The Venice Venice Hotel Venice Suite

The Venice Venice Hotel
Venice, Italy


The storied city of Venice has a timeless, old-world allure. Many of its grand, luxury hotels play right into this sense of place, offering up embellished sophistication and refinement as expected. But the posterchildren of a new Venice are keen to disrupt and shake up the way hospitality is done in ‘La Serenissima’ with The Venice Venice Hotel. It’s a Venetian pallazo hotel with a difference, birthing a renewed sense of avant-garde, alongside burgeoning creativity and futurism.

Chiselled male models (and we’re not talking about Fabio Viale’s exquisite Pietà statues) in designer Italo-Scandi uniforms welcomed us off our water taxi at the atmospheric entrance of this re-envisioned 13th-century Byzantine palazzo, just moments from the iconic Ponte di Rialto. It’s a remarkable location, at the very confluence of Venice life – the bridge was built on foundations dating back to the 12th century and was the only fixed structure that spanned the Grand Canal for some 700 years – a place where the city’s heritage, society and commerce has entwined for innumerable generations. It’s a term overused in travel writing to say that somewhere is the ‘heart of the city’, but here, that is true.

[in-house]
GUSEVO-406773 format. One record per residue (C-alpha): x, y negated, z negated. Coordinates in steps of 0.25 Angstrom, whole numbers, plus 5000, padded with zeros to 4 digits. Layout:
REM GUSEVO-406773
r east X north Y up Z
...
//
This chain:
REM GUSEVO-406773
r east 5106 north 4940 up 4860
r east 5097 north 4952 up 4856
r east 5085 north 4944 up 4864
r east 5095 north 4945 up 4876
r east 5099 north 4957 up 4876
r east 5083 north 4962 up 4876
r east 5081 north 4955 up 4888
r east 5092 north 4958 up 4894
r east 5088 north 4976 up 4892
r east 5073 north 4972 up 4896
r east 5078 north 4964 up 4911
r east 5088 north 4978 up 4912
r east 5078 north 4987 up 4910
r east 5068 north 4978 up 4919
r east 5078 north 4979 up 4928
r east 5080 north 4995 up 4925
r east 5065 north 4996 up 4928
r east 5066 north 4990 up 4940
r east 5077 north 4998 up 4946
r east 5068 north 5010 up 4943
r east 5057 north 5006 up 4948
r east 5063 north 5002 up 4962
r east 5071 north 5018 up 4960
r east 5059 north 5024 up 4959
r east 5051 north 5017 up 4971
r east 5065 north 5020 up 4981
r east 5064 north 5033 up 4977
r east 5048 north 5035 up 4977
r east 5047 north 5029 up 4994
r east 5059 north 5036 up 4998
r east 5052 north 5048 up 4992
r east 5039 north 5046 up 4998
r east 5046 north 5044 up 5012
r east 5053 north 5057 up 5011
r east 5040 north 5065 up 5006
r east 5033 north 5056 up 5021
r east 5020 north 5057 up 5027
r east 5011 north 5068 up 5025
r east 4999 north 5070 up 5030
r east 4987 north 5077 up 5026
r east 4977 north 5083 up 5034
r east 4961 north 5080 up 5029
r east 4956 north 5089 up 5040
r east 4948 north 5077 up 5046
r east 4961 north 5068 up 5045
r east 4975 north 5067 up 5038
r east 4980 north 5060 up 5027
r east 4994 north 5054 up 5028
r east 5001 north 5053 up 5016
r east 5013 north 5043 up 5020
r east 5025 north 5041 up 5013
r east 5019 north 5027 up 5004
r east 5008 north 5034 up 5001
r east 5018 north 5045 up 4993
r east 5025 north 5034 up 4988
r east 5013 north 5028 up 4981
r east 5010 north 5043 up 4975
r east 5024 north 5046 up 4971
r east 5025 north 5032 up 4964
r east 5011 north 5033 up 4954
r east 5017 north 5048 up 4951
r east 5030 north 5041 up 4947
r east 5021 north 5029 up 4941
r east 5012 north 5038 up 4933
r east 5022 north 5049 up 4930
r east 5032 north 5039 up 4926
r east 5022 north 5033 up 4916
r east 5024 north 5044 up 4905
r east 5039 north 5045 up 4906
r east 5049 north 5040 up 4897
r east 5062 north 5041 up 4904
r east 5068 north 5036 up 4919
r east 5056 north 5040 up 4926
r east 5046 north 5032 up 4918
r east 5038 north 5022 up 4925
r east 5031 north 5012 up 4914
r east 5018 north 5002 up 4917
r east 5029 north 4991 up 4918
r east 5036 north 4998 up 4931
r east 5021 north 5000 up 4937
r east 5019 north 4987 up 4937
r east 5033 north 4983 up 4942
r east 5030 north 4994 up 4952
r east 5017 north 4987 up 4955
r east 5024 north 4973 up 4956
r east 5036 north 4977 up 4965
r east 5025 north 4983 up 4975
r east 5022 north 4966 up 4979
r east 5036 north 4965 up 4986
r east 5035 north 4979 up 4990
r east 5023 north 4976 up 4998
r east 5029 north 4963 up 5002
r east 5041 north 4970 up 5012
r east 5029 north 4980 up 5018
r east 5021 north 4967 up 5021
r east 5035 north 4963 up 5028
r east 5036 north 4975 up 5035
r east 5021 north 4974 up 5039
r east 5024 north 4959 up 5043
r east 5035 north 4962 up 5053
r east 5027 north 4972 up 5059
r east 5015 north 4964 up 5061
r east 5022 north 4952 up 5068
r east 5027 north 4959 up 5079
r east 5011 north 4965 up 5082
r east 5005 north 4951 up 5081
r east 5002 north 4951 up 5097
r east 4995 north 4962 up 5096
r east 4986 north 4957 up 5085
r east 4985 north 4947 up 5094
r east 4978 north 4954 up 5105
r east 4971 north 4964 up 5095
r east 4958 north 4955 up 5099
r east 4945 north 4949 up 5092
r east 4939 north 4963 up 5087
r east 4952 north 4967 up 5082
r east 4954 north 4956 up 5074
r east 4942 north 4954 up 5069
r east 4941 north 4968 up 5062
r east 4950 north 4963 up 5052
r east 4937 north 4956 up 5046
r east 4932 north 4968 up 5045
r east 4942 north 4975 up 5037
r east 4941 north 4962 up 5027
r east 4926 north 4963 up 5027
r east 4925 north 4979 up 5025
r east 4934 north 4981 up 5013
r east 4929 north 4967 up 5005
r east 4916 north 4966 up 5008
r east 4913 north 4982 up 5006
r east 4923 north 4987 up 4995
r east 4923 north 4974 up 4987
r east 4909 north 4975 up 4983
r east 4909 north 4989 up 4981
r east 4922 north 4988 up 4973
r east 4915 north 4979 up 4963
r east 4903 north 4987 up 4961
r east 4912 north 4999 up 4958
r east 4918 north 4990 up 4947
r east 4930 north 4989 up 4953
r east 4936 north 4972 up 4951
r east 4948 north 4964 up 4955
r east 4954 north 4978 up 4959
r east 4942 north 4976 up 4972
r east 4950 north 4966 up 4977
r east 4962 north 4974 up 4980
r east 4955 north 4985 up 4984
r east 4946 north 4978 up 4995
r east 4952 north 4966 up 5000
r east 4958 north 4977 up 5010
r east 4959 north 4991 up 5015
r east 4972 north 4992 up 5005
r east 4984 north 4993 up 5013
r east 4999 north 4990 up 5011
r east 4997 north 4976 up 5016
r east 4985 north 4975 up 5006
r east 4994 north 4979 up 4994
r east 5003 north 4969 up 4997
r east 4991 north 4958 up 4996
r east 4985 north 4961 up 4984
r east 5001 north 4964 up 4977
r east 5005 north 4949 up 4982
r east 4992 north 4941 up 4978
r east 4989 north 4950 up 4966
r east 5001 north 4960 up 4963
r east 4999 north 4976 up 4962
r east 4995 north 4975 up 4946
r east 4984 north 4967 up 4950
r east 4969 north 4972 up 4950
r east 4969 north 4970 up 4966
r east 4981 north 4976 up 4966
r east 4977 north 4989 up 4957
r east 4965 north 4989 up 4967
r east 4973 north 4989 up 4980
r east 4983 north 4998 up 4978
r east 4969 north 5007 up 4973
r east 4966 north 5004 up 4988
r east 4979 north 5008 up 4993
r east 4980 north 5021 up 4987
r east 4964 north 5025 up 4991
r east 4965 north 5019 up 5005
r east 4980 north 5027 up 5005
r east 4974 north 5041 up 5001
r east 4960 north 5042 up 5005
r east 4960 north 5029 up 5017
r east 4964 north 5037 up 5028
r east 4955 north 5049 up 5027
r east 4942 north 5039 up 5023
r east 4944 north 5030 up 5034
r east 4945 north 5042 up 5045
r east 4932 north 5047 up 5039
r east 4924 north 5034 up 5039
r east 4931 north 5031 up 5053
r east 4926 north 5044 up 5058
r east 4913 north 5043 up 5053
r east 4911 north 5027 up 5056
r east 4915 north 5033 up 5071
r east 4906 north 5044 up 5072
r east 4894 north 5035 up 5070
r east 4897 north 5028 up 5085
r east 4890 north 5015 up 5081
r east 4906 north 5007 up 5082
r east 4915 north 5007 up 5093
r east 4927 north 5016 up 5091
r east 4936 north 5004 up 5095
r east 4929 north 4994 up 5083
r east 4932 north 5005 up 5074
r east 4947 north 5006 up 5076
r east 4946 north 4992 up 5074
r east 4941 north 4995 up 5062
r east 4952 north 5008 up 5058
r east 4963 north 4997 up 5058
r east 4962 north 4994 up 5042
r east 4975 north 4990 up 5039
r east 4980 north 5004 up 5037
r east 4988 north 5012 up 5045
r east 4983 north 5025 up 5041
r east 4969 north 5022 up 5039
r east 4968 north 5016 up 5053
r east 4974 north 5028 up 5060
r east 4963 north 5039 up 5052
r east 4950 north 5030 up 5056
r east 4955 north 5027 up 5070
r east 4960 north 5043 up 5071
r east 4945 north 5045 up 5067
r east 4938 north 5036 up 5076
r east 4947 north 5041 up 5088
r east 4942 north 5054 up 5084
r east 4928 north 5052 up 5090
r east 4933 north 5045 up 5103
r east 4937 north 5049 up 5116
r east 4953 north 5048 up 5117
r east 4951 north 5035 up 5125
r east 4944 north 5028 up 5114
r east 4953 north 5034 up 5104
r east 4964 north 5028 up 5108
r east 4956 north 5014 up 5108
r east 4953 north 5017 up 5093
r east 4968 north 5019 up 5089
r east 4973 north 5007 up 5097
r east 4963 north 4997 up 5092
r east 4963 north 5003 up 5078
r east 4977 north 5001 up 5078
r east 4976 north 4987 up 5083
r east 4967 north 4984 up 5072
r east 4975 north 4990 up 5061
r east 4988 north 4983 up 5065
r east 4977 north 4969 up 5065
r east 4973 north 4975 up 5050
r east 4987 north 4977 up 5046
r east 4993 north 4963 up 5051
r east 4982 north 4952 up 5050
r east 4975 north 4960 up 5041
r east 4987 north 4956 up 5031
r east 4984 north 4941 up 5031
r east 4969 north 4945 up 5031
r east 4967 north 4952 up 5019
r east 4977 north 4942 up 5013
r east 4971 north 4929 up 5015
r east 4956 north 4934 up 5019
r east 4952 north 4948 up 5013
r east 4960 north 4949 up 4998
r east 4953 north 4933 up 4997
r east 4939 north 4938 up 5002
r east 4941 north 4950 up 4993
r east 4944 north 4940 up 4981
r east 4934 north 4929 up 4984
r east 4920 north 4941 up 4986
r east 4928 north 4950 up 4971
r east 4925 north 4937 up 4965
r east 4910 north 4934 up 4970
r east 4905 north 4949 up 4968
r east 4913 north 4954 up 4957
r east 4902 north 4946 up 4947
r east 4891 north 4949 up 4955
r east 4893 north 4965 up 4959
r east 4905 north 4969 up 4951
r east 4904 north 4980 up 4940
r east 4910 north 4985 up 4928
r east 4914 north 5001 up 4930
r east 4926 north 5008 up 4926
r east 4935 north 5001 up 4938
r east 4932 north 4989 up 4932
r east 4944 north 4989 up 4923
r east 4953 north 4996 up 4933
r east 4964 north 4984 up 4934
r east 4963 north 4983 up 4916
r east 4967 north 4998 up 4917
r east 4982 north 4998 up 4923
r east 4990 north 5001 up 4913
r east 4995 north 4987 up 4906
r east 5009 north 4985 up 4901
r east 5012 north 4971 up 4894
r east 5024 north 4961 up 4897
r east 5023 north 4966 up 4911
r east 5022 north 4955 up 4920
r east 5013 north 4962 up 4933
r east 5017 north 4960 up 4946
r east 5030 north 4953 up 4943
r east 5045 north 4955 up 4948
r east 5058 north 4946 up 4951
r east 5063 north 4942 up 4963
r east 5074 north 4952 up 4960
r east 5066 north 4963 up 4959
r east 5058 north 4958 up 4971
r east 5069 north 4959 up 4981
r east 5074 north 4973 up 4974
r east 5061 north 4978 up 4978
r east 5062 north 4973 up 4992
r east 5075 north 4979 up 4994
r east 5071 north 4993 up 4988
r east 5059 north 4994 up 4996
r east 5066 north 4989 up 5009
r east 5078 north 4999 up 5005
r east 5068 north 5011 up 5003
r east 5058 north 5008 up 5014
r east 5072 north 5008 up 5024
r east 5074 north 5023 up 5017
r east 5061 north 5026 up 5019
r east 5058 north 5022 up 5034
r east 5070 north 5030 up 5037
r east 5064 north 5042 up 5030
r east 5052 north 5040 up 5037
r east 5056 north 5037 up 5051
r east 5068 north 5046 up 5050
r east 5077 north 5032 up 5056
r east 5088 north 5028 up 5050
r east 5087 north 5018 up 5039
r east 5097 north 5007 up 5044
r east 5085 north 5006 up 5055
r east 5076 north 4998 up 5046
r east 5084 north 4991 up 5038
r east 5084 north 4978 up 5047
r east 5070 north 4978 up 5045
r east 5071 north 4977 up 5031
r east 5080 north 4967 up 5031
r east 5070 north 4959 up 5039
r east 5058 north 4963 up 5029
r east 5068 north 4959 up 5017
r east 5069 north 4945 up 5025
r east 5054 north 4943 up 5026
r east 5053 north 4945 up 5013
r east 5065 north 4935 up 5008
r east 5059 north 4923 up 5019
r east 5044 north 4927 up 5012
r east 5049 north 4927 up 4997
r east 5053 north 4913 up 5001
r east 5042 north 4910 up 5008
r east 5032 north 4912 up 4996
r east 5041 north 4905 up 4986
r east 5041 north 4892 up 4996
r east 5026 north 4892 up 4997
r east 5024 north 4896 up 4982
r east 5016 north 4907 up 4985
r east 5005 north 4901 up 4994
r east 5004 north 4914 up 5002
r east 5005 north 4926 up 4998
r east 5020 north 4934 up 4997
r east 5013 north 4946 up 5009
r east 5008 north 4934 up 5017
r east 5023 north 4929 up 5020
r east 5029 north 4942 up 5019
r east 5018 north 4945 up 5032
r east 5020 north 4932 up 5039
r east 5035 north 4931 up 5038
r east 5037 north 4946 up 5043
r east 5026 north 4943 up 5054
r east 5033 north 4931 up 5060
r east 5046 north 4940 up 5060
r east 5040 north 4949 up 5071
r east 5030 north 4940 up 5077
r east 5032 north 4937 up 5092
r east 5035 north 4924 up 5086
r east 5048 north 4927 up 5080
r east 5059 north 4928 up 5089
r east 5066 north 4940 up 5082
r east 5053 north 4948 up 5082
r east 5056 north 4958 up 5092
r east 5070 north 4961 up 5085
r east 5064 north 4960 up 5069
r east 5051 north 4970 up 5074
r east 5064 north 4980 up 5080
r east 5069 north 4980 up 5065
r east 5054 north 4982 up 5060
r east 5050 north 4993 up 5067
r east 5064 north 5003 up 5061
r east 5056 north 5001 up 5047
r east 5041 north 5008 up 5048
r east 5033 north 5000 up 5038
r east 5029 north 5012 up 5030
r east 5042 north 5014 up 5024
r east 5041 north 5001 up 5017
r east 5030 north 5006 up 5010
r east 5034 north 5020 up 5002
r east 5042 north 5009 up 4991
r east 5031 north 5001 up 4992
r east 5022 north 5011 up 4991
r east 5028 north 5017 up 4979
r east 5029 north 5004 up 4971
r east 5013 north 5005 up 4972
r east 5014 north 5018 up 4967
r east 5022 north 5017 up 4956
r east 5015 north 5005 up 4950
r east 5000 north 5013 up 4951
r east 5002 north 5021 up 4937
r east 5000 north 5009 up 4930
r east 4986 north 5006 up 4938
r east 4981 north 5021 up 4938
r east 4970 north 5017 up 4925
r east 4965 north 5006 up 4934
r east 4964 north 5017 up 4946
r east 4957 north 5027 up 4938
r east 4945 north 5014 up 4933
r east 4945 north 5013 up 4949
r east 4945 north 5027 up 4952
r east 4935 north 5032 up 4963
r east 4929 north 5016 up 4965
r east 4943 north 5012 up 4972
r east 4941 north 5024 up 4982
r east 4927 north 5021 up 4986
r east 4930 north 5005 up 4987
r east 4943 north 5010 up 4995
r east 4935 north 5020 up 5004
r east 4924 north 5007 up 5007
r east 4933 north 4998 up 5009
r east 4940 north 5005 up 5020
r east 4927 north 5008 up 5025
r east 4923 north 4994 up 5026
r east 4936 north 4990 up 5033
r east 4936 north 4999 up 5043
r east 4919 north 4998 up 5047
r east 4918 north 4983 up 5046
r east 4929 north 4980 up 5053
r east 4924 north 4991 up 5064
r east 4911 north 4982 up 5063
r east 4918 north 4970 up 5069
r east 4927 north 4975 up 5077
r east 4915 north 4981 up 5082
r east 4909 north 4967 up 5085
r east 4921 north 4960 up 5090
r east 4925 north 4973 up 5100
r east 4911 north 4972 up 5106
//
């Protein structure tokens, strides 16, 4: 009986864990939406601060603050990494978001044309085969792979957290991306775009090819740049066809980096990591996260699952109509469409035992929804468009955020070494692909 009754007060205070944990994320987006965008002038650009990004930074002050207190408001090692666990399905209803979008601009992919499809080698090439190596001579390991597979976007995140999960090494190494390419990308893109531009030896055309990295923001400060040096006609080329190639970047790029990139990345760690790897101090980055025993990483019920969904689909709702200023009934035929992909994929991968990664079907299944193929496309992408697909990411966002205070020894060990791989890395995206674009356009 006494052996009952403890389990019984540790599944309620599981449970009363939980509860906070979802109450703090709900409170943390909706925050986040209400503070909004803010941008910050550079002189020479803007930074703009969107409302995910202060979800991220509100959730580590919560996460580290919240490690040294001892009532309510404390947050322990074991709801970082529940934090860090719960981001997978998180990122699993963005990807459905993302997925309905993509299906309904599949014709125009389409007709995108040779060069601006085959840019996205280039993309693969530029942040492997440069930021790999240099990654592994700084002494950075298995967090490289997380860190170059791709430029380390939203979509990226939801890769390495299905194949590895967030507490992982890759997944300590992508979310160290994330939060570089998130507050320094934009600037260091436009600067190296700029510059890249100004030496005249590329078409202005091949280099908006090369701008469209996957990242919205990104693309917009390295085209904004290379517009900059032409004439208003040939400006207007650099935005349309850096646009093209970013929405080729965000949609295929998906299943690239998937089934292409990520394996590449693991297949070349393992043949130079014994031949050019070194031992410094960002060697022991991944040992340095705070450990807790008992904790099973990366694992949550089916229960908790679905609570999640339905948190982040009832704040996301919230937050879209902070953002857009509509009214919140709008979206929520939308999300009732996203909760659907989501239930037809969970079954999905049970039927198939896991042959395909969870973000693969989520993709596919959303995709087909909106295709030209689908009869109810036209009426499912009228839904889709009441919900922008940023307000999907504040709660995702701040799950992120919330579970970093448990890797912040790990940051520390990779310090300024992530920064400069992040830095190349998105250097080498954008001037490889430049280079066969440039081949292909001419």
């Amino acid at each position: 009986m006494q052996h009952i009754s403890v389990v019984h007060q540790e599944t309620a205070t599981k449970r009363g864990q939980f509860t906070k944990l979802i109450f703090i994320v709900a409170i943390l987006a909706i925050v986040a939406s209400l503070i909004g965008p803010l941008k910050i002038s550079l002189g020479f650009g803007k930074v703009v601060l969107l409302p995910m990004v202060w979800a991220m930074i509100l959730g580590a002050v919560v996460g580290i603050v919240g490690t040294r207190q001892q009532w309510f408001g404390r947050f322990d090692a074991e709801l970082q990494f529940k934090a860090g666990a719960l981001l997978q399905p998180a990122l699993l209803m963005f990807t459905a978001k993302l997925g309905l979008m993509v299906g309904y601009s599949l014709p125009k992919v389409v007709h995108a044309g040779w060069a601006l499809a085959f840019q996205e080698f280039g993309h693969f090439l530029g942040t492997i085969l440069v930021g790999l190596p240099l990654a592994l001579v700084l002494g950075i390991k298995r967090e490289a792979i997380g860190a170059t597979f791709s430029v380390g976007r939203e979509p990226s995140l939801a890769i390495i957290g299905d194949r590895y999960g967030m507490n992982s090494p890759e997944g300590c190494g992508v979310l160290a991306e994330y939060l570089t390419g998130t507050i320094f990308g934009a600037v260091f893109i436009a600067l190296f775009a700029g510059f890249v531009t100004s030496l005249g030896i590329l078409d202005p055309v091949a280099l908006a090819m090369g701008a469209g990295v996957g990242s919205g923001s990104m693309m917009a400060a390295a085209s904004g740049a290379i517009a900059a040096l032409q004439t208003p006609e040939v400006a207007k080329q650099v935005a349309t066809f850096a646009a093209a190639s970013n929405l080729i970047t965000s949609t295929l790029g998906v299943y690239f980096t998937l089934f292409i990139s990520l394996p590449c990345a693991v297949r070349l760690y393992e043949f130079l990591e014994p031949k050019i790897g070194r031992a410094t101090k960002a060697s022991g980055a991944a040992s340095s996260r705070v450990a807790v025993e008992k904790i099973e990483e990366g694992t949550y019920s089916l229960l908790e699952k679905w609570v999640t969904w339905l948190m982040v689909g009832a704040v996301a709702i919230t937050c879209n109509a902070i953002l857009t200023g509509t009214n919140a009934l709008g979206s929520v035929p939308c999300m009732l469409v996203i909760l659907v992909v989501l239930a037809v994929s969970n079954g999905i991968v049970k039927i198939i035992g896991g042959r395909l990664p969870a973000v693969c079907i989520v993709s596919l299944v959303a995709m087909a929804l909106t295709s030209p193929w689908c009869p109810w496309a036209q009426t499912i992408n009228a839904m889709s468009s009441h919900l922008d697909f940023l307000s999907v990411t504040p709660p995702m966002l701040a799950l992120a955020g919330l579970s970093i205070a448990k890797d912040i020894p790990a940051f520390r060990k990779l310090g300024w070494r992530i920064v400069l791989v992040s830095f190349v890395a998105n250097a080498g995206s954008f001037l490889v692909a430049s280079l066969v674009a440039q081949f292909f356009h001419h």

Convergence is the theme at The Venice Venice Hotel. Art, architecture, design, fashion, gastronomy and music scenes collide spectacularly in this contemporary concept property. It has been lovingly restored, no, modernised, or rather, ‘futurised’ by the team behind the globally acclaimed Golden Goose fashion brand, into a hub quickly redefining hospitality in Venice, or dare we even say, Venice itself.

At the sotoportego level was Venice M’Art, featuring the hotel’s bar-restaurant and its sunlit Grand Canal pontoon terrace where we took long, delicious breakfasts of fresh strawberries, flaky, buttery cornettos and lagoon lobster Benedicts as we watched the world float by. It was also a great place for aperitivo and cicchetti (Venetian tapas).

Adorned on the walls that led to an open kitchen were black and white portrait photography of the individual, local market traders who supply the hotel with produce – a fitting tribute, or perhaps even a ruse to psyche the restaurant’s chefs into always being on their A-game!

The piano nobile of any palazzo is all about welcoming and entertaining distinguished guests and this was no different at The Venice Venice Hotel. The hugely proportioned floor constitutes an inviting lobby and lounge area, dotted with contemporary twists on Italian mid-century modern furnishings.